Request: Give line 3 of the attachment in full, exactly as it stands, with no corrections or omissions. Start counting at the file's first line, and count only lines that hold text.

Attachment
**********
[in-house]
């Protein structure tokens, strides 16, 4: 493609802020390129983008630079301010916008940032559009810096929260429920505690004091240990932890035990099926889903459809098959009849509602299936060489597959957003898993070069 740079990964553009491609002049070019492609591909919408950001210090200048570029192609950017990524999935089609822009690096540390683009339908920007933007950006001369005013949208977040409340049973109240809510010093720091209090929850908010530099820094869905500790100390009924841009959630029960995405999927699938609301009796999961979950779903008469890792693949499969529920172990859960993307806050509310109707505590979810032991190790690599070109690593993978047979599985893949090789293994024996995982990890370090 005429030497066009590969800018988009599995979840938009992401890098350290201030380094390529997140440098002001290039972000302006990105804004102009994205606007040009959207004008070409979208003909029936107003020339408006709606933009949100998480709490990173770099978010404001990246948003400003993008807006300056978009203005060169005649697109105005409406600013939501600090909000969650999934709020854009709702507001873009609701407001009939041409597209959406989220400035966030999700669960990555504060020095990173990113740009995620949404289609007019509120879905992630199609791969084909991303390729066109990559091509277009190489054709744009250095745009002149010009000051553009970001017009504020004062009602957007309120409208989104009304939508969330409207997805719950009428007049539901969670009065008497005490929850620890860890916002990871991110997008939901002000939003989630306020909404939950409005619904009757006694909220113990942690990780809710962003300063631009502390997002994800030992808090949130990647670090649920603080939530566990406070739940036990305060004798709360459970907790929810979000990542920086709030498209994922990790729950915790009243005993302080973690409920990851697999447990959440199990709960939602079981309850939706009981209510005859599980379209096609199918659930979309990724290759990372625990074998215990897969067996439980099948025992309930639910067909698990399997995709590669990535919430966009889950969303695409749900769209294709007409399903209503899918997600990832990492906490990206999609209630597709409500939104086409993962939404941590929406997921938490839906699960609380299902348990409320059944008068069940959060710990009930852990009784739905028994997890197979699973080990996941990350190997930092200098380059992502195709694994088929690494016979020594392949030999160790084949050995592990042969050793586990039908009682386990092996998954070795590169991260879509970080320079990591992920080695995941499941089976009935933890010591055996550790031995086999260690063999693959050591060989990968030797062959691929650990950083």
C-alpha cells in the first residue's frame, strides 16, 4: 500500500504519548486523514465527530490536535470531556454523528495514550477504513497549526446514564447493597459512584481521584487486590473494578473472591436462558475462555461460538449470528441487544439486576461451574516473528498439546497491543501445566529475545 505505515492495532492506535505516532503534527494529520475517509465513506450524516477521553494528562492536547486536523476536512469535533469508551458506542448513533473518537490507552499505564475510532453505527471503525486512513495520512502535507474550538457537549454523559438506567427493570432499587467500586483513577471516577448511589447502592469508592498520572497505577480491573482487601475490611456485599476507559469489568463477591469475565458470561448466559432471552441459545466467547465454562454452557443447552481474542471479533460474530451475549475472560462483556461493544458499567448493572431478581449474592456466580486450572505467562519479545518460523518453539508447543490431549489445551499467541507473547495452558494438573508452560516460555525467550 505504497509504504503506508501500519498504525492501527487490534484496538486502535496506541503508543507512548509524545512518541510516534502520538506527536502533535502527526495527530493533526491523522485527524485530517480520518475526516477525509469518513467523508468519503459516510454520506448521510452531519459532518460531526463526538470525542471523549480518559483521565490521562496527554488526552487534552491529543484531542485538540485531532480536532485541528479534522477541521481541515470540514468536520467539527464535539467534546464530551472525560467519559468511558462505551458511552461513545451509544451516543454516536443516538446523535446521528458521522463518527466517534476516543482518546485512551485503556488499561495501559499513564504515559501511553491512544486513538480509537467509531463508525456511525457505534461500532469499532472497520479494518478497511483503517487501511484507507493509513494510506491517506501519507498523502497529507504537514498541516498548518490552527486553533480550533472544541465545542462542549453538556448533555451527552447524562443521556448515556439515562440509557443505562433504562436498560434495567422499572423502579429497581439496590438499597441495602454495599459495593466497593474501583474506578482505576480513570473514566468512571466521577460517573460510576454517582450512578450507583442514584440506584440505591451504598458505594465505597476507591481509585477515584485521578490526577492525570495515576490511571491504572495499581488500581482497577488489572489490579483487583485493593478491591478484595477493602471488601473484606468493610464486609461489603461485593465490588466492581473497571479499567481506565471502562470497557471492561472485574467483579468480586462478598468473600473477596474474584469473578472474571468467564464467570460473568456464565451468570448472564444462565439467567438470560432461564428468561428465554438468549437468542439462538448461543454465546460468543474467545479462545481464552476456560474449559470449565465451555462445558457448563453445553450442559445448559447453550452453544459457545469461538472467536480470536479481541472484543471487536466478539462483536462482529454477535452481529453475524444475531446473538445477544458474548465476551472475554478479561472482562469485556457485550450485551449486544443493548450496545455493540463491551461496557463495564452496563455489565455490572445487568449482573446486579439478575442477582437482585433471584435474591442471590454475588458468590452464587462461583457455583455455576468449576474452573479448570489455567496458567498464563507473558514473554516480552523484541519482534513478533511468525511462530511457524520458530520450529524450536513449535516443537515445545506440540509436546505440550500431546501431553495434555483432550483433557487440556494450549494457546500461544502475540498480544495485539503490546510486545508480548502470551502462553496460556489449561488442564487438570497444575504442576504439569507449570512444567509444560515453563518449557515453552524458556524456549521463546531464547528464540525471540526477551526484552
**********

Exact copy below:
C-alpha cells in the first residue's frame, strides 16, 4: 500500500504519548486523514465527530490536535470531556454523528495514550477504513497549526446514564447493597459512584481521584487486590473494578473472591436462558475462555461460538449470528441487544439486576461451574516473528498439546497491543501445566529475545 505505515492495532492506535505516532503534527494529520475517509465513506450524516477521553494528562492536547486536523476536512469535533469508551458506542448513533473518537490507552499505564475510532453505527471503525486512513495520512502535507474550538457537549454523559438506567427493570432499587467500586483513577471516577448511589447502592469508592498520572497505577480491573482487601475490611456485599476507559469489568463477591469475565458470561448466559432471552441459545466467547465454562454452557443447552481474542471479533460474530451475549475472560462483556461493544458499567448493572431478581449474592456466580486450572505467562519479545518460523518453539508447543490431549489445551499467541507473547495452558494438573508452560516460555525467550 505504497509504504503506508501500519498504525492501527487490534484496538486502535496506541503508543507512548509524545512518541510516534502520538506527536502533535502527526495527530493533526491523522485527524485530517480520518475526516477525509469518513467523508468519503459516510454520506448521510452531519459532518460531526463526538470525542471523549480518559483521565490521562496527554488526552487534552491529543484531542485538540485531532480536532485541528479534522477541521481541515470540514468536520467539527464535539467534546464530551472525560467519559468511558462505551458511552461513545451509544451516543454516536443516538446523535446521528458521522463518527466517534476516543482518546485512551485503556488499561495501559499513564504515559501511553491512544486513538480509537467509531463508525456511525457505534461500532469499532472497520479494518478497511483503517487501511484507507493509513494510506491517506501519507498523502497529507504537514498541516498548518490552527486553533480550533472544541465545542462542549453538556448533555451527552447524562443521556448515556439515562440509557443505562433504562436498560434495567422499572423502579429497581439496590438499597441495602454495599459495593466497593474501583474506578482505576480513570473514566468512571466521577460517573460510576454517582450512578450507583442514584440506584440505591451504598458505594465505597476507591481509585477515584485521578490526577492525570495515576490511571491504572495499581488500581482497577488489572489490579483487583485493593478491591478484595477493602471488601473484606468493610464486609461489603461485593465490588466492581473497571479499567481506565471502562470497557471492561472485574467483579468480586462478598468473600473477596474474584469473578472474571468467564464467570460473568456464565451468570448472564444462565439467567438470560432461564428468561428465554438468549437468542439462538448461543454465546460468543474467545479462545481464552476456560474449559470449565465451555462445558457448563453445553450442559445448559447453550452453544459457545469461538472467536480470536479481541472484543471487536466478539462483536462482529454477535452481529453475524444475531446473538445477544458474548465476551472475554478479561472482562469485556457485550450485551449486544443493548450496545455493540463491551461496557463495564452496563455489565455490572445487568449482573446486579439478575442477582437482585433471584435474591442471590454475588458468590452464587462461583457455583455455576468449576474452573479448570489455567496458567498464563507473558514473554516480552523484541519482534513478533511468525511462530511457524520458530520450529524450536513449535516443537515445545506440540509436546505440550500431546501431553495434555483432550483433557487440556494450549494457546500461544502475540498480544495485539503490546510486545508480548502470551502462553496460556489449561488442564487438570497444575504442576504439569507449570512444567509444560515453563518449557515453552524458556524456549521463546531464547528464540525471540526477551526484552